Monday, January 21

Dreaming is what Hippo does best

Apologies for not posting for a while, been slighty chaotic inside the small brain lately!

Ok, so where have we got to? We now have over 40 makers in the shop, not exactly setting the retail world on fire but it is taking off.  We're seeing lots of returning customers and they love the stories behind our makers.  Who wouldn't? They are so varied and each maker arrived at us through such unique routes it's fascinating.

Craft fairs, again getting there.  We struggled a little last year because footfall wasn't the greatest at some events but as always we take the criticism on board, listen to the grumps and try and put them right.  We know that the venue is critical, but balancing the accessibility against venue is tricky on times.  Had an interesting conversation with our newest Hippoette about this on Sunday, and thankfully the crafters see all the hard work we put in and just feel flat for us that sometimes the venues don't seem to be as supportive as they could be.  So we are trying to be more realistic.  Stick to those that are working, try new ones for a while but need to be a little more business minded and cut them if they don't work.

I have also discovered that I am now getting bored! Not that the shop isn't great, and loving what it's achieving but I didn't set out to be a shopkeeper.  Nothing wrong whatsoever in being a shopkeeper but we're starting to get some serious interest from economic regeneration teams around our area and that part really gets me excited.  The thought of being able to create something of a meaningful scale is just too tempting to my brain.  I've already had talks with a few people about expanding the Hippos and if we can get it to work, my goodness it will be awesome for everyone.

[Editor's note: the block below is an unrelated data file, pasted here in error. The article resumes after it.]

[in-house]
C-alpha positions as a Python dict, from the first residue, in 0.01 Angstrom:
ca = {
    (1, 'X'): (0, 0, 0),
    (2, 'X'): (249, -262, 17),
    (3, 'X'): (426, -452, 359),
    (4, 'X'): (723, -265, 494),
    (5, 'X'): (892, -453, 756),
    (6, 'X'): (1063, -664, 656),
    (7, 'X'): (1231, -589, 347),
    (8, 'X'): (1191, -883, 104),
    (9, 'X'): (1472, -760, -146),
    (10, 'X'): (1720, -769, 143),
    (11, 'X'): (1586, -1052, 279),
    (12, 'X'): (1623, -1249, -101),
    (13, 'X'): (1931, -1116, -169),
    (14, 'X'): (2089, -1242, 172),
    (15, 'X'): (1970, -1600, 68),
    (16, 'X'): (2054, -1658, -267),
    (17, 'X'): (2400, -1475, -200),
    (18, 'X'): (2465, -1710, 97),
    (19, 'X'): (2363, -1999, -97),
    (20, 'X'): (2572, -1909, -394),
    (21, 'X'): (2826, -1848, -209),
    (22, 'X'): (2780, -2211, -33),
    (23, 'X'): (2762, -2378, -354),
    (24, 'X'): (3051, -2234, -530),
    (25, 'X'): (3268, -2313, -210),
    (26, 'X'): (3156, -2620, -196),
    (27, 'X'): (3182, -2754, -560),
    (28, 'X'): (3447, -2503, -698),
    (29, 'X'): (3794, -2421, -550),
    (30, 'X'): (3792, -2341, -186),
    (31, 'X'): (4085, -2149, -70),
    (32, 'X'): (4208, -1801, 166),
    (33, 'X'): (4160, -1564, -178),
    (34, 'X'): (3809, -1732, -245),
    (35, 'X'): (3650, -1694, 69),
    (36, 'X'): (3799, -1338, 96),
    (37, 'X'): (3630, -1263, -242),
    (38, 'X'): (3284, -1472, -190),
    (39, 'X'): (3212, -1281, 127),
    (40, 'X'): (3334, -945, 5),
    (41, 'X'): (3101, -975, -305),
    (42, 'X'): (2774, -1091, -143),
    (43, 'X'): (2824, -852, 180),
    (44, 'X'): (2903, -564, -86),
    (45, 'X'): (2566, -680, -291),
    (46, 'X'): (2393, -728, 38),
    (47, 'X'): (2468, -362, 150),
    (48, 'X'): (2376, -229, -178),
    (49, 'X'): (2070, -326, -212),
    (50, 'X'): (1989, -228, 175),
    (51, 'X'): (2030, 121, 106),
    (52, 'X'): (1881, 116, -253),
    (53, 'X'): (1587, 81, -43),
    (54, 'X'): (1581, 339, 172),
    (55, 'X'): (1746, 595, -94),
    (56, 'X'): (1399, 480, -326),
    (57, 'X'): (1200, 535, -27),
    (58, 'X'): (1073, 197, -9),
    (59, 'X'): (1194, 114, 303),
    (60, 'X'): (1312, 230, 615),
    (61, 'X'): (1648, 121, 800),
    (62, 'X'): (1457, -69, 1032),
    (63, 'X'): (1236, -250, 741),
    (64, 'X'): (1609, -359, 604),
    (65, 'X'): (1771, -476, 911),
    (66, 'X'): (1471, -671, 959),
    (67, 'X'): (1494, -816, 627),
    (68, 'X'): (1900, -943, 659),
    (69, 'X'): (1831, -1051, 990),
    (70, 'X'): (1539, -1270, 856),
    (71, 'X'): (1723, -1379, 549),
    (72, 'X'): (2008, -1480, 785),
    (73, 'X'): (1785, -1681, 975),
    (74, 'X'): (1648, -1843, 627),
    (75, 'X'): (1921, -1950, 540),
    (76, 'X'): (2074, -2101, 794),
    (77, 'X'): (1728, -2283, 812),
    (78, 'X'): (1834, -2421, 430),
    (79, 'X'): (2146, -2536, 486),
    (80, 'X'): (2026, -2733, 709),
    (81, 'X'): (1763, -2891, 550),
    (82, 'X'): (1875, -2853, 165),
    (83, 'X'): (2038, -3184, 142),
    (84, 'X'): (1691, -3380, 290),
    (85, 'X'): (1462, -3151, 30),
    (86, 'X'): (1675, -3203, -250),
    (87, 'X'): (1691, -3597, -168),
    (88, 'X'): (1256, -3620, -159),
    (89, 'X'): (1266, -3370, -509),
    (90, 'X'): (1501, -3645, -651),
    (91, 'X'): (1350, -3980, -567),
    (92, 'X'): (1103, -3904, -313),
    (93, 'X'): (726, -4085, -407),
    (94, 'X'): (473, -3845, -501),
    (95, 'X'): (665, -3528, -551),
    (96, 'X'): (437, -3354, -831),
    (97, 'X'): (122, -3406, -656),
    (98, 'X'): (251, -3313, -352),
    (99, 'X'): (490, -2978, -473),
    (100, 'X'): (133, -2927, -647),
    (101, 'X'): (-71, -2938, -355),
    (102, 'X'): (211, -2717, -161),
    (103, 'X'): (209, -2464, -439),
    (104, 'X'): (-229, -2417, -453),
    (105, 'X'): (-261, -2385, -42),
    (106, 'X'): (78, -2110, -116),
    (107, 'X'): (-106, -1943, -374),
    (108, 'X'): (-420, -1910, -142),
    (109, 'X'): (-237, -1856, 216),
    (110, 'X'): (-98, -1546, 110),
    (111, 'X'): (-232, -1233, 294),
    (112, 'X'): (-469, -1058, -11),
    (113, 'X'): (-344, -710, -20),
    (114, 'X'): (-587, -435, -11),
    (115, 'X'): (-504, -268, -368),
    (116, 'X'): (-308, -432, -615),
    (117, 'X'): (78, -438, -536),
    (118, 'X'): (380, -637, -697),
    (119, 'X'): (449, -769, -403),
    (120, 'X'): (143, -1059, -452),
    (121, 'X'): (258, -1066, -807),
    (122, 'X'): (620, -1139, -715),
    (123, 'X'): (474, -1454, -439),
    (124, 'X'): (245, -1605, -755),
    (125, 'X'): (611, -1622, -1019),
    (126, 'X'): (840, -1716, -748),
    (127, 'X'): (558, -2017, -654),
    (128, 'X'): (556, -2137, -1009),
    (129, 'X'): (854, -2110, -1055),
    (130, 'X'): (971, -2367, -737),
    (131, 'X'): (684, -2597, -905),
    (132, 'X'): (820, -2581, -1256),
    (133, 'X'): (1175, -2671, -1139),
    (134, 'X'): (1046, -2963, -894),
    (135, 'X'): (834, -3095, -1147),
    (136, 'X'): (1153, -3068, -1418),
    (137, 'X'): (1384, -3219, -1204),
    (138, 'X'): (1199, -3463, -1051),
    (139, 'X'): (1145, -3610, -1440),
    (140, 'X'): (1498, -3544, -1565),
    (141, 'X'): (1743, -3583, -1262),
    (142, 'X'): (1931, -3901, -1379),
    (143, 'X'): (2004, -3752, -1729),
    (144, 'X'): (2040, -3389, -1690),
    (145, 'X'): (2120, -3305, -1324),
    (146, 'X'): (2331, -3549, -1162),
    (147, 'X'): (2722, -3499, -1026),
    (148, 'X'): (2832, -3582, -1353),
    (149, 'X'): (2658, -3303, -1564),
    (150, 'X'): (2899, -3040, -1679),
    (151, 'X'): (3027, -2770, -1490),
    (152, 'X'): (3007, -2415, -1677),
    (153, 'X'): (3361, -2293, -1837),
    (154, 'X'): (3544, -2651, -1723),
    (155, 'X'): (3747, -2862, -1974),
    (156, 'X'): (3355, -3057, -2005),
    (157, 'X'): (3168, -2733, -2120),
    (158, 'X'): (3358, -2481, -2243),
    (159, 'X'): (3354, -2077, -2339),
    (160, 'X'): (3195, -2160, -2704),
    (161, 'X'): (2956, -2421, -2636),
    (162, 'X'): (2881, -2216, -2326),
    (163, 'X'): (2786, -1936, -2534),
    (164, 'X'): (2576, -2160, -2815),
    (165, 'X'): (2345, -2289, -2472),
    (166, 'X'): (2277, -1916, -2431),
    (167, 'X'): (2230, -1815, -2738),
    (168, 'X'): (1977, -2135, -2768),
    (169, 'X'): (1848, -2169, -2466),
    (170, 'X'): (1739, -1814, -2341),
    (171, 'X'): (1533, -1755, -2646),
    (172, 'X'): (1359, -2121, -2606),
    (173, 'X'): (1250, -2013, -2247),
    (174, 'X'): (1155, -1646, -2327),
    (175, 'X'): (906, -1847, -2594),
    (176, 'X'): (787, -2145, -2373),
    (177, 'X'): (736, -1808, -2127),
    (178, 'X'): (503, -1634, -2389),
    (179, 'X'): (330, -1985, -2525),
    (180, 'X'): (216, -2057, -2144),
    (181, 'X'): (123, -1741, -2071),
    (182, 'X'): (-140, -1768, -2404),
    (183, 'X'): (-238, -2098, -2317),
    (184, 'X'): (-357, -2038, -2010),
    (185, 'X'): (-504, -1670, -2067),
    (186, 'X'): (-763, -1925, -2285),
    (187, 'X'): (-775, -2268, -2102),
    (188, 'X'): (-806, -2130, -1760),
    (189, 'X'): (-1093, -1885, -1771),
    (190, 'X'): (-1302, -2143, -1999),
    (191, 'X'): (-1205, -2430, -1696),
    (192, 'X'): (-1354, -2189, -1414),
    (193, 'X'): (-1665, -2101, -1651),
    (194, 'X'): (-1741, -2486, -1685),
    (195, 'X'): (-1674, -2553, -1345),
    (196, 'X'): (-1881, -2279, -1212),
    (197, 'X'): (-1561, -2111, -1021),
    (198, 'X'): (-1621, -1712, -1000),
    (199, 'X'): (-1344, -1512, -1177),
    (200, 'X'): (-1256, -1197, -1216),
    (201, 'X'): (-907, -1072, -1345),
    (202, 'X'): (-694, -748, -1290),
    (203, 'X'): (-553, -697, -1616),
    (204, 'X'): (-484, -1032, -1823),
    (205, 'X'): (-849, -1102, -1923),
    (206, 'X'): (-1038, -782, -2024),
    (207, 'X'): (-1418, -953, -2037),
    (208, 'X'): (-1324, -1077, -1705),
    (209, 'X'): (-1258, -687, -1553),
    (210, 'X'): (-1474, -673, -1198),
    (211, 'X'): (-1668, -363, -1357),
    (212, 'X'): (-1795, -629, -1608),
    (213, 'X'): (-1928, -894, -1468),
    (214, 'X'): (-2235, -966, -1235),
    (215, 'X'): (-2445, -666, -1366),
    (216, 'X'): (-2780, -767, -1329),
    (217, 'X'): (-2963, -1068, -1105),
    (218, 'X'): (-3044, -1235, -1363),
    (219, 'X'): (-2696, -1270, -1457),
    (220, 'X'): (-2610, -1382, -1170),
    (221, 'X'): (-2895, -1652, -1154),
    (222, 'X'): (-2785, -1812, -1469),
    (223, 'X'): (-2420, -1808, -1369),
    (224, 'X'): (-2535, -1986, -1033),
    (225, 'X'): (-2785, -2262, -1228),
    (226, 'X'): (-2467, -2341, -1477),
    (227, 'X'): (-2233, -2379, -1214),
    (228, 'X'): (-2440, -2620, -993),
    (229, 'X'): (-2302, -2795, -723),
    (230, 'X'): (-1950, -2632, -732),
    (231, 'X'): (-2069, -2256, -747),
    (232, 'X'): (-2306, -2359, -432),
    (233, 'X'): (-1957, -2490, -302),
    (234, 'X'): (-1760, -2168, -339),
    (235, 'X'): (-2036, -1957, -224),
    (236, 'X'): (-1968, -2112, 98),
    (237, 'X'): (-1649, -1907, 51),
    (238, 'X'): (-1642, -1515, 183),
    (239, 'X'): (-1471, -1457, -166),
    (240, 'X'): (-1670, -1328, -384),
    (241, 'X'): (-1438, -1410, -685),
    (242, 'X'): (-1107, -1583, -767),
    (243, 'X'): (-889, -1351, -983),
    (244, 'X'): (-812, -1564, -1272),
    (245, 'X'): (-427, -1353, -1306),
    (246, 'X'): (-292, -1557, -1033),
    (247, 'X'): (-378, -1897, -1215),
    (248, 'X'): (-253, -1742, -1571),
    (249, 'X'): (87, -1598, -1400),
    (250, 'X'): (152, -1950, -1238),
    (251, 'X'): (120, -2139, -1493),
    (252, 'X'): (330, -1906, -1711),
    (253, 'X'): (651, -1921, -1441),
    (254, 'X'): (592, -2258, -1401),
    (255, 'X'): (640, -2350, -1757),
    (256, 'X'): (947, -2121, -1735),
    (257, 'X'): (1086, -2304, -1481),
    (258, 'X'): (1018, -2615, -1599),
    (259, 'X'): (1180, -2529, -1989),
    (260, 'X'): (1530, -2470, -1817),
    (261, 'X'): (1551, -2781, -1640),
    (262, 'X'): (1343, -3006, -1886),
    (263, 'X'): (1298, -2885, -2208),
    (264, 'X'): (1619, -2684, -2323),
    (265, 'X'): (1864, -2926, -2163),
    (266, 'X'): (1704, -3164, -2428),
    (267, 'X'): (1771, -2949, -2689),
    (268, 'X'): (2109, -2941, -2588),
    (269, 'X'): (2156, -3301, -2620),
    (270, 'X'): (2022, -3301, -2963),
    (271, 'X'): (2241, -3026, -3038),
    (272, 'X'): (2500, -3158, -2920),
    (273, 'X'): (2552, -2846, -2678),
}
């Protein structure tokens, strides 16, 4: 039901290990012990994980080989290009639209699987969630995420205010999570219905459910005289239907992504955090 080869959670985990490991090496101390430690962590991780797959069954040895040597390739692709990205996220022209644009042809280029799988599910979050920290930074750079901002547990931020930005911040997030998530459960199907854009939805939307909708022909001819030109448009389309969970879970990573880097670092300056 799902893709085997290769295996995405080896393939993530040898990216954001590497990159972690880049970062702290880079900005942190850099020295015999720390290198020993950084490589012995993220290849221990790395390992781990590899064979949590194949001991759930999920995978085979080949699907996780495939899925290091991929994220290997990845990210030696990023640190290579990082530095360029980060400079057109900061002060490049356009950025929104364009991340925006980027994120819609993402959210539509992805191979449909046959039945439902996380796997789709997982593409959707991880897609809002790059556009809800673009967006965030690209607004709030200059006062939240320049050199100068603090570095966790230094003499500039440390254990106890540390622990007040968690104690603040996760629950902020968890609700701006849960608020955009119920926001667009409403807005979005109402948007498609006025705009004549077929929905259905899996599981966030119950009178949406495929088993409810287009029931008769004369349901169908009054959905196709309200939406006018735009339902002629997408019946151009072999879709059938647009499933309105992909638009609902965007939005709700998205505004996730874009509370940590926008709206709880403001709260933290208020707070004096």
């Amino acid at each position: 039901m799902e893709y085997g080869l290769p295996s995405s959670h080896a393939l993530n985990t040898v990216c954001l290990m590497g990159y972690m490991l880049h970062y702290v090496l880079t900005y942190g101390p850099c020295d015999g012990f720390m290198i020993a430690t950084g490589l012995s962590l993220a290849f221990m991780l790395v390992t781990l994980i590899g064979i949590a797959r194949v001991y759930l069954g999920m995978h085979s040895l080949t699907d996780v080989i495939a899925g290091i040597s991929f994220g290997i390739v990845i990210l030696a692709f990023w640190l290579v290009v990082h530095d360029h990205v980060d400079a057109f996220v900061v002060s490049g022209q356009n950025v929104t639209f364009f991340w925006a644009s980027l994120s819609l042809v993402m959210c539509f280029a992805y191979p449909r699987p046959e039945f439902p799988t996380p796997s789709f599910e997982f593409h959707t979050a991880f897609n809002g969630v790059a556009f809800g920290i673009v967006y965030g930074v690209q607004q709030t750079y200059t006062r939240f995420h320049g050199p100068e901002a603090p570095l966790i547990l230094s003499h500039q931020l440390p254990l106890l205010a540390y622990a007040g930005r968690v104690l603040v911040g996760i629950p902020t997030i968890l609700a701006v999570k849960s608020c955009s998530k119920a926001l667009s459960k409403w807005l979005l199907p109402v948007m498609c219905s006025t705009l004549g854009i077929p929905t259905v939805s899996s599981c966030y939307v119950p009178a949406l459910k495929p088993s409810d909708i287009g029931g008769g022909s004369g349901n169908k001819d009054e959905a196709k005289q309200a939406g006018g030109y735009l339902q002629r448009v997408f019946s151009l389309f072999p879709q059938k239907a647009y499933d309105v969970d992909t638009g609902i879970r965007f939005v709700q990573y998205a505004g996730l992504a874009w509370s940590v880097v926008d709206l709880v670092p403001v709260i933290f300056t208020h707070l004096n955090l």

One thing I've tried to stay away from on here and on FaceBook is the politics of it all.  However, think it's reaching that stage now where you kind of need to hear some of it.  So, for all of you that just want pictures of the cat - log off now!

One aspect of work that is particularly frustrating for many is having no control over their own destiny, even William Morris recognised this one.  And for us as the Hippos what we are trying to achieve is a working craft village where they do start to take control of their own work.  For some it may not work, but the chance to try it is something that just seems too far off for many and that needs to change.  We're not trying to say we are the only ones that can do this, however we are finding that folk trust the Hippo idea, feel confident to ask the questions and we have seen some amazing growth from so many Hippoettes that it would be fantastic to offer that out a little more. 

So, the small brain will continue to come up with random ideas - some will work some will just be too bonkers to consider.  But think about this for a second, if no-one ever tried something so silly we wouldn't have aeroplanes or radio or other such amazing inventions and ideas.  The dreamers are needed, but thankfully I have a lovely sensible group around me to flesh out details into something manageable.  Hippo xx

Tuesday, January 8

The sordid topic of coin

We've hit a bit of a snag! Not a major one, but if we don't address it soon it will become a major one and possibly close us down which would be a crying shame as we are so so close to being really sustainable.

The snag:  we need to create an income to pay all our bills but we're not quite managing it yet.

Possible solutions:
    increase the % we charge all our sellers
    only deal with what we call professional crafters
    buy in items to re-sell
    close down